Brennan reappeared on the stage when she joined Roger Allam, Philip Quast, Sebastian Harcombe, Robert Demeger, Adrian Schiller and Griffith Jones to star in William Shakespeare's “Macbeth” in a Royal Shakespeare Company production at the Royal Shakespeare Theatre in Stratford-Upon-Avon, England in 1996. The production was directed by Tim Albery. Three years later, she played Maisie Madigan in Noel Pearson's production of “Juno and the Paycock” at the Gaiety Theatre, Dublin and starred as Sister Aloysius in the Abbey Theatre Dublin production of “Doubt.”   

Brennan also appeared in several film productions during 1996-1999.  She appeared with Stephen Rea, Richard Harris and Stuart Townsend in the Gillies MacKinnon directed crime/drama “Trojan Eddie,” portrayed Simone de Saint-Exupéry in the Anand Tucker directed biopic “Saint-Ex,” about author Antoine de Saint-Exupéry, supported Bob Hoskins, Arsinée Khanjian and Elaine Cassidy in the Canadian/UK drama/thriller “Felicia's Journey,” directed by Atom Egoyan, and had a featured role in Mike Leigh's Academy Award winner “Topsy-Turvy,” starring Jim Broadbent, Allan Corduner and Dexter Fletcher. In 1998, the actress reprised the role of Agnes  Mundy in the film adaptation of “Dancing at Lughnasa,” directed by Pat O'Connor and starring Meryl Streep as Kate Mundy. The film competed at the 1998 Venice Film Festival, where it received nomination for Golden Lion, and won an Irish Film and Television Award for Best Actor in a Female Role by Brennan.    

In the new millennium, Brennan continued to make a name for herself on the stage thanks in part to her Olivier nominating performance on Githa Sowerby's “Rutherford and Son” at the National Theatre and Lillian Hellman's “The Little Foxes” (2001) at the Donmar Warehouse in London. She has also appeared in production of “Dallas Streetman,” “Man Beast and Virtue,” “By the Bog of Cats,”“Woman and Scarecrow,” “Pillars of the Community,” “La Lupa,” “Bliss,” “Bone Bailegangaire,” “Holy Days,” “A Kind of Alaska,” “Smelling a Rat,” “The Playboy of the Western World” and “Intemperance.” She played Madge in Noel Pearson's acclaimed revival of “Philadelphia, Here I Come!” at the Gaiety Theatre, Dublin.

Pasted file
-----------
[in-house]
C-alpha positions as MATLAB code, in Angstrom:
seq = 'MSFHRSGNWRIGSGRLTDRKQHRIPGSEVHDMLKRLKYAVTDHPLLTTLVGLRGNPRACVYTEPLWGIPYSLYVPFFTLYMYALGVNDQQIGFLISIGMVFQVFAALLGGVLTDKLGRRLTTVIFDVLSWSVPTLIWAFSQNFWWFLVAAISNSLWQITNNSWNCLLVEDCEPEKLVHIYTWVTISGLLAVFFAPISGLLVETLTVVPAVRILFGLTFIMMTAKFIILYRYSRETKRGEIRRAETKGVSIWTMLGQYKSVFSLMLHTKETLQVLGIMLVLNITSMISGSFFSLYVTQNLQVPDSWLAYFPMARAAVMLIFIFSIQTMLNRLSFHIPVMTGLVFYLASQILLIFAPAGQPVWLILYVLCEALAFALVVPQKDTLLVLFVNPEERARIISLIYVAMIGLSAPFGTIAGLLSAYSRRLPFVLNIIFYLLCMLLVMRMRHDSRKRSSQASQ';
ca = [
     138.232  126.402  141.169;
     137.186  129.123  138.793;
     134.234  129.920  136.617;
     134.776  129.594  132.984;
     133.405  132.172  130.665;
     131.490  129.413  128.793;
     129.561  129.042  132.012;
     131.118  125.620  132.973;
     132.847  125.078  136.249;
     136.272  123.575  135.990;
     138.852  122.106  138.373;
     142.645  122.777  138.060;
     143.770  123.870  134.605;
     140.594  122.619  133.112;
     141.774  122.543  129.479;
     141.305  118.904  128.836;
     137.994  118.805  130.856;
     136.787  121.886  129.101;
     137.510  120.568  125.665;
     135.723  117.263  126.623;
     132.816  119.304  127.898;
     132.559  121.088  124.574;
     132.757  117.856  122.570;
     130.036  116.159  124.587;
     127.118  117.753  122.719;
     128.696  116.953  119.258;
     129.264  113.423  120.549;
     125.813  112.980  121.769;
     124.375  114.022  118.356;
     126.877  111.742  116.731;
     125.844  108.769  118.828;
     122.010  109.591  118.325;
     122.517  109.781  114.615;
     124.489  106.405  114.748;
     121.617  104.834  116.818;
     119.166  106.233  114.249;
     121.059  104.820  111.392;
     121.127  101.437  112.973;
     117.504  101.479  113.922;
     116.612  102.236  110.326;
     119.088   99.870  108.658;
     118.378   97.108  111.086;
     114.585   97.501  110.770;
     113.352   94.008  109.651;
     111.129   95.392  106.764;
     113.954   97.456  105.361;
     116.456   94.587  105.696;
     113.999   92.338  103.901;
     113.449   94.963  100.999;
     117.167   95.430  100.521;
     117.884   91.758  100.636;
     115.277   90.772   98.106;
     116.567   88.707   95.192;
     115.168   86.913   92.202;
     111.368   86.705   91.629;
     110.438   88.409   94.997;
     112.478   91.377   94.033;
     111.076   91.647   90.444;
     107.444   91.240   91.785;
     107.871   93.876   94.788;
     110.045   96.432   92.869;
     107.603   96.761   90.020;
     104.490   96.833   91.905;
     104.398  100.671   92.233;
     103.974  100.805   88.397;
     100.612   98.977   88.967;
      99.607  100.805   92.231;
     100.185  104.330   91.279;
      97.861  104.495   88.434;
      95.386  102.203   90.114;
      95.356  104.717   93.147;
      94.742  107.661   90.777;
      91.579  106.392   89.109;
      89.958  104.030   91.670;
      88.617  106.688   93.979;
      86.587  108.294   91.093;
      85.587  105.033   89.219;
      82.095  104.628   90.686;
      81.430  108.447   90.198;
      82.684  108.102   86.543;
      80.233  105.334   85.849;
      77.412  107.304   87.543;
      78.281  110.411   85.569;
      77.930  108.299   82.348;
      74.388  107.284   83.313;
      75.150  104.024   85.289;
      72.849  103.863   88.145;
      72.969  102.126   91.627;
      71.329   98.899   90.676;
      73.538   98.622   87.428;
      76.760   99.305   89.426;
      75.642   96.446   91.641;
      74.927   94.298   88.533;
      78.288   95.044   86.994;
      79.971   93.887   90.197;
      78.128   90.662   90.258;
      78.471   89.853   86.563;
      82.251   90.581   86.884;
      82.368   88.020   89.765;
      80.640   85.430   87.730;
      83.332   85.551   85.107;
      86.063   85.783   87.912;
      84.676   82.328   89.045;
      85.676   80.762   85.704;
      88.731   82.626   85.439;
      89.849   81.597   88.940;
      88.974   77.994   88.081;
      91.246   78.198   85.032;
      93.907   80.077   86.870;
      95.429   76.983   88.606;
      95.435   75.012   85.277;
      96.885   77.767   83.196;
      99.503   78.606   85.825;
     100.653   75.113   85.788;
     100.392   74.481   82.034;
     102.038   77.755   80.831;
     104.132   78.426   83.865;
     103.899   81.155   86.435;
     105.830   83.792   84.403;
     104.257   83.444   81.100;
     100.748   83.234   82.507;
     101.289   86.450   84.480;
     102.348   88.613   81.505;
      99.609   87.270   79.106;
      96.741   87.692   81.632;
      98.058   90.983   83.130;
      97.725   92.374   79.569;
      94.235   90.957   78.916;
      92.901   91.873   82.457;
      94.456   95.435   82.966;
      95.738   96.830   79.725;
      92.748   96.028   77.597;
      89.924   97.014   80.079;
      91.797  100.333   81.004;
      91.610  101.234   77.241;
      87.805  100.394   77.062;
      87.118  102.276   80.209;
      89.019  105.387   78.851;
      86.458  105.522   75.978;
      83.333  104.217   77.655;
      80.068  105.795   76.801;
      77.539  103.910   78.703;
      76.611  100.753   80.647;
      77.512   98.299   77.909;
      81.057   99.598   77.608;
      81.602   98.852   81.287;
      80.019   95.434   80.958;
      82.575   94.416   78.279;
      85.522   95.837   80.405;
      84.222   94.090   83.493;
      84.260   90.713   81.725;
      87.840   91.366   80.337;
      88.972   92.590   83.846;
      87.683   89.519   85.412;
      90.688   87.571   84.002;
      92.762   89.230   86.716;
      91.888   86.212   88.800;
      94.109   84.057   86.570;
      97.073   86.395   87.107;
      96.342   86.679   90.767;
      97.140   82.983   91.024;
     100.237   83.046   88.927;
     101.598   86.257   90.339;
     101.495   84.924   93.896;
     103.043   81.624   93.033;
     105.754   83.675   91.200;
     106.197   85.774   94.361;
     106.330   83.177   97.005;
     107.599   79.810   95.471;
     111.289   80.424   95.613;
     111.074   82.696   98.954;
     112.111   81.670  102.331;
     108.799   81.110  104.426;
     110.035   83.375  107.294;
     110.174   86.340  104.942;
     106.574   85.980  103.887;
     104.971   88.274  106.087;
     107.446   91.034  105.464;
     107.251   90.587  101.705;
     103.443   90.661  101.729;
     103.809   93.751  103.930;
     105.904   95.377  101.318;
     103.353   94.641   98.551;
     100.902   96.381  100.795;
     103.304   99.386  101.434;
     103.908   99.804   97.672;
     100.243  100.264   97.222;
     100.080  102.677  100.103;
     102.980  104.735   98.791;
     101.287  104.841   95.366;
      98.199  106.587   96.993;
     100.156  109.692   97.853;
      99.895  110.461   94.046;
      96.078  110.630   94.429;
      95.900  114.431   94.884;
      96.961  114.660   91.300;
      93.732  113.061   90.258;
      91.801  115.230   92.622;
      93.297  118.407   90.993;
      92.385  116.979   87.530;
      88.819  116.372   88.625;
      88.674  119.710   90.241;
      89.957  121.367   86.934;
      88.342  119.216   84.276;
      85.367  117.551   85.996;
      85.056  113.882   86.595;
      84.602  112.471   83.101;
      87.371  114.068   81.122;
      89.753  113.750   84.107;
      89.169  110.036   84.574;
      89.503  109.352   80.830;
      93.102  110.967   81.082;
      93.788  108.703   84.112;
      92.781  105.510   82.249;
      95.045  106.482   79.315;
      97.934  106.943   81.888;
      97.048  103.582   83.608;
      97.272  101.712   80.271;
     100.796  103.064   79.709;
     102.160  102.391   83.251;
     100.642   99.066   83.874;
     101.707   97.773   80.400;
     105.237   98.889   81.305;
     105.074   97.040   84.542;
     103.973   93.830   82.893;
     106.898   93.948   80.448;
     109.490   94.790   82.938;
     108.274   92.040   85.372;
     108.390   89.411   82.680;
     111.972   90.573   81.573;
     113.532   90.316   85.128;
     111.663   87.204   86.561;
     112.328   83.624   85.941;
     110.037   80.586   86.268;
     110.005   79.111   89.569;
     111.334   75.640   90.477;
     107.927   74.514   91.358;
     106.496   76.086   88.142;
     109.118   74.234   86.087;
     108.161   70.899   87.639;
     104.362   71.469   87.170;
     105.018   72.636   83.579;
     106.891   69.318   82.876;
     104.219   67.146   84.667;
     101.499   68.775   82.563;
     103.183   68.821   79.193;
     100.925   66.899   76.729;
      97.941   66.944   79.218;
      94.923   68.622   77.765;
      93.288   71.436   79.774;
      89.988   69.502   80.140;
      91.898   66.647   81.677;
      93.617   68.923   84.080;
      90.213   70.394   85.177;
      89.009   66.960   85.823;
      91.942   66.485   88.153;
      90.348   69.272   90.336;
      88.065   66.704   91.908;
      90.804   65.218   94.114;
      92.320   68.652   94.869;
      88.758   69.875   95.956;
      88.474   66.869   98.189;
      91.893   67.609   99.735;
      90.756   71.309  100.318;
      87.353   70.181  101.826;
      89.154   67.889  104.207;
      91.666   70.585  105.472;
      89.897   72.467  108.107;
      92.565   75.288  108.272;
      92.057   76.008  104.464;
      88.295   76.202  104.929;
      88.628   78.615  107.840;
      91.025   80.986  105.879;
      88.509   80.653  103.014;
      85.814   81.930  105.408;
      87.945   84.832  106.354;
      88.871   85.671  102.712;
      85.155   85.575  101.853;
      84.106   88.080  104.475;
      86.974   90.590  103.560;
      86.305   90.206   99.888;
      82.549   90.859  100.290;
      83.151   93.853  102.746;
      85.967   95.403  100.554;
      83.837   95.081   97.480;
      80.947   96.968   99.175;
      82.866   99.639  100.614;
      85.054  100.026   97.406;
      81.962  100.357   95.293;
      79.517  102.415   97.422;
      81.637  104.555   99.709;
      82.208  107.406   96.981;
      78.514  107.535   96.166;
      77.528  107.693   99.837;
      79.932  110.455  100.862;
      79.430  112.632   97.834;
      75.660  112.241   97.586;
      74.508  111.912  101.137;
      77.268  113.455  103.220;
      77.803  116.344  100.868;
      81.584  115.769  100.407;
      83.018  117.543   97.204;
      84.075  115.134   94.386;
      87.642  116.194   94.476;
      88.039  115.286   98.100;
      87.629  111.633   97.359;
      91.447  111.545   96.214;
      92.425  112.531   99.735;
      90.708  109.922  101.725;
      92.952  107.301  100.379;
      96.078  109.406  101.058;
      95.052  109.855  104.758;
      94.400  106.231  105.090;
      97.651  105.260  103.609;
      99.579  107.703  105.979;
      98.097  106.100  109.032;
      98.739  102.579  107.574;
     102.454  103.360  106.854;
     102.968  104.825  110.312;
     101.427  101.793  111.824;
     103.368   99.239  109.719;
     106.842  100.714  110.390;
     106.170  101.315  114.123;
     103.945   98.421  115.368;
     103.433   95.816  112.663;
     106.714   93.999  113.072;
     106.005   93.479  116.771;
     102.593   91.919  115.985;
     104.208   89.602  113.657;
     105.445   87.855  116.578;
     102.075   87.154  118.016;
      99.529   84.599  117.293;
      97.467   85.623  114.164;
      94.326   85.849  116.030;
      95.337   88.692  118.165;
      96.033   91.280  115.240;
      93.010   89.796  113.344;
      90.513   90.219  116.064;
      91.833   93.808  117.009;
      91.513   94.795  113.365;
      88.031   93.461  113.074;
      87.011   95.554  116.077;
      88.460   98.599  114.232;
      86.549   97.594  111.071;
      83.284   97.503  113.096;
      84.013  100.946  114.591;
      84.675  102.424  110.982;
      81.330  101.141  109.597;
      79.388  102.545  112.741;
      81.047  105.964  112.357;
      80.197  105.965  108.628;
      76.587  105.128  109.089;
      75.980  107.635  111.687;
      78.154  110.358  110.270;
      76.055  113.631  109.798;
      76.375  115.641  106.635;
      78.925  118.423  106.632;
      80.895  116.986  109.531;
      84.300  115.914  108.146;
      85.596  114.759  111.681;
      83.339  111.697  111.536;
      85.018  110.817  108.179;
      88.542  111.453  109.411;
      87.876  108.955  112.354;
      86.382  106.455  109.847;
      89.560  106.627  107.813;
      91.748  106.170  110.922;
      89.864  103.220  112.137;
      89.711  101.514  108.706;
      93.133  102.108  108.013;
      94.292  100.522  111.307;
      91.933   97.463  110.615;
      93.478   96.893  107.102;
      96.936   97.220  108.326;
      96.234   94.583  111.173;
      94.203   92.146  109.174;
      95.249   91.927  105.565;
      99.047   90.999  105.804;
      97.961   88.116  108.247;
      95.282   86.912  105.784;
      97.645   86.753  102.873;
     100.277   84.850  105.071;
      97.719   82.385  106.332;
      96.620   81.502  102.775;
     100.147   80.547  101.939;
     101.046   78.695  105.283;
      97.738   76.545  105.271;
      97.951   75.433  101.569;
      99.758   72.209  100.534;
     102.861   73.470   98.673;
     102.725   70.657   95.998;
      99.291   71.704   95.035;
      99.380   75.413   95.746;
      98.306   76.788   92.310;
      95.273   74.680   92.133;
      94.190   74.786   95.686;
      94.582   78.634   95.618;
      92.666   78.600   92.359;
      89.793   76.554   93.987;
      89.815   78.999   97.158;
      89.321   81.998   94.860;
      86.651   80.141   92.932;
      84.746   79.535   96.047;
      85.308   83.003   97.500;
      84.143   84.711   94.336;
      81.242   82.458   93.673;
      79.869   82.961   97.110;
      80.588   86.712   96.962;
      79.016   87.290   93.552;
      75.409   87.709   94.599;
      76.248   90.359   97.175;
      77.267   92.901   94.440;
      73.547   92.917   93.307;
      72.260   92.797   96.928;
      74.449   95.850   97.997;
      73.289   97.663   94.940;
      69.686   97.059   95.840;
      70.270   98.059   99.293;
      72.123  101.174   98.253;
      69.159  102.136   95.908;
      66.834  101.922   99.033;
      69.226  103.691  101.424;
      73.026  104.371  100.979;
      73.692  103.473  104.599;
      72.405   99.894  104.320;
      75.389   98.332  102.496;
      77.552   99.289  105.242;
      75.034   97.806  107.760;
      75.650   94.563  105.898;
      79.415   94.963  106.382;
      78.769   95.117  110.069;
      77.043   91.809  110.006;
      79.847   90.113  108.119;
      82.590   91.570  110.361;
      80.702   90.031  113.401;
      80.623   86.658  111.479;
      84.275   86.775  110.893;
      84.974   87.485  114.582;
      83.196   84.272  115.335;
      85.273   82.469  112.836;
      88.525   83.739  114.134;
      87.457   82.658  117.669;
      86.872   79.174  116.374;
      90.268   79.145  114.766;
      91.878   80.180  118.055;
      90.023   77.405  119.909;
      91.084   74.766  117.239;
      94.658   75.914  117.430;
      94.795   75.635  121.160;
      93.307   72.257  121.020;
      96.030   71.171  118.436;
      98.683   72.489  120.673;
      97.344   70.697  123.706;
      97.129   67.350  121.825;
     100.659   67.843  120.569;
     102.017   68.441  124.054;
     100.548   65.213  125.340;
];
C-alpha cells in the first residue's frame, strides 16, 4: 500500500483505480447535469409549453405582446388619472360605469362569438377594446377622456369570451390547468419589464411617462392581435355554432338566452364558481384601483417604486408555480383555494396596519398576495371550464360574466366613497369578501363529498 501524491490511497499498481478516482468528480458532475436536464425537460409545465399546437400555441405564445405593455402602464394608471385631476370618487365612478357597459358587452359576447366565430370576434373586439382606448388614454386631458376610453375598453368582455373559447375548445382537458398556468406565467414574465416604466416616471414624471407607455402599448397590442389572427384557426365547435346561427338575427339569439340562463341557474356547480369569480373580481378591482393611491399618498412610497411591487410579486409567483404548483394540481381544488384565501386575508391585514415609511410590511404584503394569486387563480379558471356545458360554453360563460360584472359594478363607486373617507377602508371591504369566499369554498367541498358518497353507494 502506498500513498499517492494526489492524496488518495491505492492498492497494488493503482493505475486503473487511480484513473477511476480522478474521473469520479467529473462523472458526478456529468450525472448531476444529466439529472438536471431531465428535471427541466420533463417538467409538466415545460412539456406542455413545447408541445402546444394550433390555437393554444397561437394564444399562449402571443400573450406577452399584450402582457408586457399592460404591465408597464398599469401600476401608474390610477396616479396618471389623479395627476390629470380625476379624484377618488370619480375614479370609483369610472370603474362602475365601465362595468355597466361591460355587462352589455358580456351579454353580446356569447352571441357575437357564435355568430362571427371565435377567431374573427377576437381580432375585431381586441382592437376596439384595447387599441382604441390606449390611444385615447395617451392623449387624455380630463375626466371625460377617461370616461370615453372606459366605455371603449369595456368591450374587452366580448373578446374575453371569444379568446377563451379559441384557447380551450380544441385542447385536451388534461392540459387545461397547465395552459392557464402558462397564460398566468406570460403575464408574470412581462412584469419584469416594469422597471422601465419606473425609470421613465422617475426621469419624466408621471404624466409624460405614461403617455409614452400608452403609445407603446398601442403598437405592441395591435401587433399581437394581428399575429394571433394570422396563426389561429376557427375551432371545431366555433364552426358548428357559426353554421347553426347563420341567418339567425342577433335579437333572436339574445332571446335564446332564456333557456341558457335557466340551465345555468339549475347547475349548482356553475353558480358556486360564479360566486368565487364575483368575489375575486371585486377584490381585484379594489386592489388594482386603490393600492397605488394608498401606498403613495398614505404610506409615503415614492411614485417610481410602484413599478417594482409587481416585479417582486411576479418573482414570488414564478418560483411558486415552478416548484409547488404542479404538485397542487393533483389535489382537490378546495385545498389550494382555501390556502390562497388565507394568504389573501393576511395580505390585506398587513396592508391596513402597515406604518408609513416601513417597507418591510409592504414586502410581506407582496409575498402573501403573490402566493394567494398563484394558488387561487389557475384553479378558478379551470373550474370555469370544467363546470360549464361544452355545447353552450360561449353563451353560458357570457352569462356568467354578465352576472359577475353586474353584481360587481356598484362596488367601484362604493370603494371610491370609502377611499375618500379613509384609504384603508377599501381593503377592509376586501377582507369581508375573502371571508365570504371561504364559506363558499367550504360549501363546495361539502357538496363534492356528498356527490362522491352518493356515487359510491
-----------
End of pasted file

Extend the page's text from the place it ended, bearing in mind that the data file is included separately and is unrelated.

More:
Brennan returned sporadically to television and features. In 2002, she played the supporting role of Mrs. Young in the UK-Ireland co-production TV film “Sunday,” starring Ciarán McMenamin, Barry Mullan and Paul Campbell, and portrayed Emily Moggin in “Any Time Now,” a co-produced six-part comedy/drama by RTÉ and BBC Northern Ireland. She went on to make guest appearance in “The Clinic” (2004, as Sheila McNamara), “Trial & Retribution” (2008, as Gemma Webster) and “Father & Son” (2009, as Maternity Clinic Doctor). In 2009, she was cast in the Irish movie “Swansong: Story of Occi Byrne,” starring Martin McCann, Jodie Whittaker and Marcella Plunkett. Following guest spots in “Doctor Who” (2010, as the visionary), “Little Crackers” (2010, as  Sister Mary Bernadette) and “South Riding” (2011, as Miss Sigglesthwaite), she returned to the big screen with the role of Ma in James Marsh's film adaptation of Tom Bradby's novel, “Shadow Dancer,” starring Clive Owen, Andrea Riseborough and Gillian Anderson. The film premiered at the Sundance Film Festival on January 24, 2012 and is set to be released theatrically in the UK on August 24, 2012.

In March 2012, Brennan appeared as Miss Poulson in the episode “A Perfect Specimen of Womanhood” of the UK drama series “Upstairs Downstairs.” In the following month, she guest stared in the UK long running drama series “Casualty.”

    
Awards:

Irish Film and Television (IFTA): Best Actor in a Female Role, “Dancing at Lughnasa,” 1999
Tony:  Best Featured Actress in a Play, “Dancing at Lughnasa,” 1992 Show Less
© Sony Pictures Classics
© Sony Pictures Classics
© Sony Pictures Classics
© Sony Pictures Classics

TOP